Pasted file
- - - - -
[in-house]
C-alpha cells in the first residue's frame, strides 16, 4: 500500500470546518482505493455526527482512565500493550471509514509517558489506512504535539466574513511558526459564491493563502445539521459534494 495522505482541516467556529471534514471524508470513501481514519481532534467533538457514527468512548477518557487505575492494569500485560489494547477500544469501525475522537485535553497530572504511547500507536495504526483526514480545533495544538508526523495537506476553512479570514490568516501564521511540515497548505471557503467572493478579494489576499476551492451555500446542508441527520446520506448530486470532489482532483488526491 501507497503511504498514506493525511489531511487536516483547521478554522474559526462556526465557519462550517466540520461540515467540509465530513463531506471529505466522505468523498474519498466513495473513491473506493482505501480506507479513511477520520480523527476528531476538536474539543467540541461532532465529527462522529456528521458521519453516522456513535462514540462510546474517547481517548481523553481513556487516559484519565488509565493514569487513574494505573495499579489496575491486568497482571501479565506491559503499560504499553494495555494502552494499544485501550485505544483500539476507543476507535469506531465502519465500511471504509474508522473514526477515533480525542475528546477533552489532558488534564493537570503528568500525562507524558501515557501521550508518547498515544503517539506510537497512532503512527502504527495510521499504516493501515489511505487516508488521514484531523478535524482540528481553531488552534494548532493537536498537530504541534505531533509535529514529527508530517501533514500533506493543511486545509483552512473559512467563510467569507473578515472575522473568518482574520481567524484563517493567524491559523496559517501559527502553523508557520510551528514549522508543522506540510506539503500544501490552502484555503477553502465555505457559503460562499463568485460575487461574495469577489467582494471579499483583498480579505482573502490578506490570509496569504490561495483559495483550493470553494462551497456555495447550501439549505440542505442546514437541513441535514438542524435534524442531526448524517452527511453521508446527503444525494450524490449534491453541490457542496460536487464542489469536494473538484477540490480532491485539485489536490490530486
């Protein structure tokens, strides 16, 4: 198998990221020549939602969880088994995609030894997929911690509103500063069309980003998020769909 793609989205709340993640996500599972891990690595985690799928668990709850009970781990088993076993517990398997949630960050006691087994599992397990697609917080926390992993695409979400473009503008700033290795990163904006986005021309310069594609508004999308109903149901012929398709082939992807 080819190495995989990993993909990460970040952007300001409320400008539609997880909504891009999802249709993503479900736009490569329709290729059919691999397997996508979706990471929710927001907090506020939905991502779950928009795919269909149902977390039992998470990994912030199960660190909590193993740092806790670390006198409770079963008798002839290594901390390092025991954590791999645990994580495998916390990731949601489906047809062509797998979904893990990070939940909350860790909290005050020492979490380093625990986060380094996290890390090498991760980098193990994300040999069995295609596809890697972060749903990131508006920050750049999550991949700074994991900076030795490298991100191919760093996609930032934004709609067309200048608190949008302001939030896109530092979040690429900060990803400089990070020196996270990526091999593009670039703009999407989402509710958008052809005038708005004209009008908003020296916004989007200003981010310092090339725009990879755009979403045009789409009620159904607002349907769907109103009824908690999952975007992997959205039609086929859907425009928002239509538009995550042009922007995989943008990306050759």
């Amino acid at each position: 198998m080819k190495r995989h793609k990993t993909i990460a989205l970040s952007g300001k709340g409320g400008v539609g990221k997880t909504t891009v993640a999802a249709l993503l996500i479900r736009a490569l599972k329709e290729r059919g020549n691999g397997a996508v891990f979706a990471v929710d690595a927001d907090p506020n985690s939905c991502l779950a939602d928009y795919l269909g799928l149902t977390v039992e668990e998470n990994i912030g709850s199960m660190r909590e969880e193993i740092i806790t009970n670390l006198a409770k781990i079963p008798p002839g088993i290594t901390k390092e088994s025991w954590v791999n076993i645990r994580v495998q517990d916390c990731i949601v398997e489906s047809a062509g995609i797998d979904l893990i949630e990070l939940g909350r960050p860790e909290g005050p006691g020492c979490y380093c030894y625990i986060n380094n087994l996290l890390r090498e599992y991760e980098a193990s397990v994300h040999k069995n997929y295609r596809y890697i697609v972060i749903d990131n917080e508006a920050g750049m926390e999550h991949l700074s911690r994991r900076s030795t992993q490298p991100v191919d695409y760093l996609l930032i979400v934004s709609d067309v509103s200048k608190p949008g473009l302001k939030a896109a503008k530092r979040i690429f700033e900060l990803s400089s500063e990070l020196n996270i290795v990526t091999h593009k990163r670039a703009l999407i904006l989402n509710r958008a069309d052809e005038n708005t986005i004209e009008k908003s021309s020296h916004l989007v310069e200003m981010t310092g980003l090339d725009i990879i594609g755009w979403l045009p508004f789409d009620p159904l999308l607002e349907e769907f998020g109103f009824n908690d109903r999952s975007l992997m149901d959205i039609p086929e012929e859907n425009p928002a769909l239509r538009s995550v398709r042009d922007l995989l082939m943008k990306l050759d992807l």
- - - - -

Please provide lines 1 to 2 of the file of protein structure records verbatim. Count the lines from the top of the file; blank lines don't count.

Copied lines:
[in-house]
C-alpha cells in the first residue's frame, strides 16, 4: 500500500470546518482505493455526527482512565500493550471509514509517558489506512504535539466574513511558526459564491493563502445539521459534494 495522505482541516467556529471534514471524508470513501481514519481532534467533538457514527468512548477518557487505575492494569500485560489494547477500544469501525475522537485535553497530572504511547500507536495504526483526514480545533495544538508526523495537506476553512479570514490568516501564521511540515497548505471557503467572493478579494489576499476551492451555500446542508441527520446520506448530486470532489482532483488526491 501507497503511504498514506493525511489531511487536516483547521478554522474559526462556526465557519462550517466540520461540515467540509465530513463531506471529505466522505468523498474519498466513495473513491473506493482505501480506507479513511477520520480523527476528531476538536474539543467540541461532532465529527462522529456528521458521519453516522456513535462514540462510546474517547481517548481523553481513556487516559484519565488509565493514569487513574494505573495499579489496575491486568497482571501479565506491559503499560504499553494495555494502552494499544485501550485505544483500539476507543476507535469506531465502519465500511471504509474508522473514526477515533480525542475528546477533552489532558488534564493537570503528568500525562507524558501515557501521550508518547498515544503517539506510537497512532503512527502504527495510521499504516493501515489511505487516508488521514484531523478535524482540528481553531488552534494548532493537536498537530504541534505531533509535529514529527508530517501533514500533506493543511486545509483552512473559512467563510467569507473578515472575522473568518482574520481567524484563517493567524491559523496559517501559527502553523508557520510551528514549522508543522506540510506539503500544501490552502484555503477553502465555505457559503460562499463568485460575487461574495469577489467582494471579499483583498480579505482573502490578506490570509496569504490561495483559495483550493470553494462551497456555495447550501439549505440542505442546514437541513441535514438542524435534524442531526448524517452527511453521508446527503444525494450524490449534491453541490457542496460536487464542489469536494473538484477540490480532491485539485489536490490530486